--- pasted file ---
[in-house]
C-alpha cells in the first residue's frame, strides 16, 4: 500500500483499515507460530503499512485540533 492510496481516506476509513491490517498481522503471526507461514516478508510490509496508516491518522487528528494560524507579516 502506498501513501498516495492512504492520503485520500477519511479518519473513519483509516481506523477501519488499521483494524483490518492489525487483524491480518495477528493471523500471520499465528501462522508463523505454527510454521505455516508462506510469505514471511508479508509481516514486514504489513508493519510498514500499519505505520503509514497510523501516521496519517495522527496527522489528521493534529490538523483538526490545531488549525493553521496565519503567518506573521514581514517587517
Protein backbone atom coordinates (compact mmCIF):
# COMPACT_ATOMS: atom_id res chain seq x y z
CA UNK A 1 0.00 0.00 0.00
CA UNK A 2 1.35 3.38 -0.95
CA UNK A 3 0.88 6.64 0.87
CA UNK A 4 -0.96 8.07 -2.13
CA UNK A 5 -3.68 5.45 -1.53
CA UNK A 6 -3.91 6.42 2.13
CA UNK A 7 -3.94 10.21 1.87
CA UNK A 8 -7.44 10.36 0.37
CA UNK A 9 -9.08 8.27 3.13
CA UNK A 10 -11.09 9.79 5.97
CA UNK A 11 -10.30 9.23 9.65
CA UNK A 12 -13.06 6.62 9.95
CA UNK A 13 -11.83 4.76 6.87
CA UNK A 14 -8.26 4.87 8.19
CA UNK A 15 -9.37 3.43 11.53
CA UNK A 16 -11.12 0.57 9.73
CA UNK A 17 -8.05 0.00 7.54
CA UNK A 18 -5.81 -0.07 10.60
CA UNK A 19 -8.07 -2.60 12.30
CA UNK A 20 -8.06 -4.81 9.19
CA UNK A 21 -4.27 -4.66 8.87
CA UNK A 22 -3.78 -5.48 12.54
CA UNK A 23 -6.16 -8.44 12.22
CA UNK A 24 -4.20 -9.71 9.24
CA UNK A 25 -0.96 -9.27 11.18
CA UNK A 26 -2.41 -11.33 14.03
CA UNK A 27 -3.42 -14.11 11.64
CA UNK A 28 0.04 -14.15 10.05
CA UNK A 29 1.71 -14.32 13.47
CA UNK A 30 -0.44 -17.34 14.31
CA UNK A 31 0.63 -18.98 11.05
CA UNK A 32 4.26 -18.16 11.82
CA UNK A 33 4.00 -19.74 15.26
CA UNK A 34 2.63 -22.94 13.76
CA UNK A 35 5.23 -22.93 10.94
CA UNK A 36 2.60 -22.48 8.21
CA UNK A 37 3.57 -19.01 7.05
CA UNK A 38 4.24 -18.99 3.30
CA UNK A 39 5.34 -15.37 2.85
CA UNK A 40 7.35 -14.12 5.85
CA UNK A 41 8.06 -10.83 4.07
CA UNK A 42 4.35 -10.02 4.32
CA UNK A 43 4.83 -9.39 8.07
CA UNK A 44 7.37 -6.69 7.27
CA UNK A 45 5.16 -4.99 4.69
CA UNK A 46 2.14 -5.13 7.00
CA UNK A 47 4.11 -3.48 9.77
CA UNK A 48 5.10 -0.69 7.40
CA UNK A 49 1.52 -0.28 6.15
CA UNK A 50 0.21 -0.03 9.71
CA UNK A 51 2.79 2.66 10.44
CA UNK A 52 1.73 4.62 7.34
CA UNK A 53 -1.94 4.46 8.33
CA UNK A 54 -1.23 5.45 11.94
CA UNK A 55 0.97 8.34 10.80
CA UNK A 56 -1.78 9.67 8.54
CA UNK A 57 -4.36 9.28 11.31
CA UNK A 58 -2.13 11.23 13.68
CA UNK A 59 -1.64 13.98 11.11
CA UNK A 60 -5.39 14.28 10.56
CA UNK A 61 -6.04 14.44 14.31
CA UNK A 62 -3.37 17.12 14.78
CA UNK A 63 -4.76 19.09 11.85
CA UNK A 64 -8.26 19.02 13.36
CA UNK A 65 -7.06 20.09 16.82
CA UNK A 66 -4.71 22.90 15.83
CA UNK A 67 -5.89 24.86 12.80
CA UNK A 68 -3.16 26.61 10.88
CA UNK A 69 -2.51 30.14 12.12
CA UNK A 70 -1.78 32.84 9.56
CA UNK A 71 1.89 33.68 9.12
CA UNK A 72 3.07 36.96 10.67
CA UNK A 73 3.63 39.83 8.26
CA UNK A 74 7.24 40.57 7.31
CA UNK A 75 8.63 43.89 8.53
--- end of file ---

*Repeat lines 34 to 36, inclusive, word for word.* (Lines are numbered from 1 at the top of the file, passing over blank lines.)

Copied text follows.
CA UNK A 30 -0.44 -17.34 14.31
CA UNK A 31 0.63 -18.98 11.05
CA UNK A 32 4.26 -18.16 11.82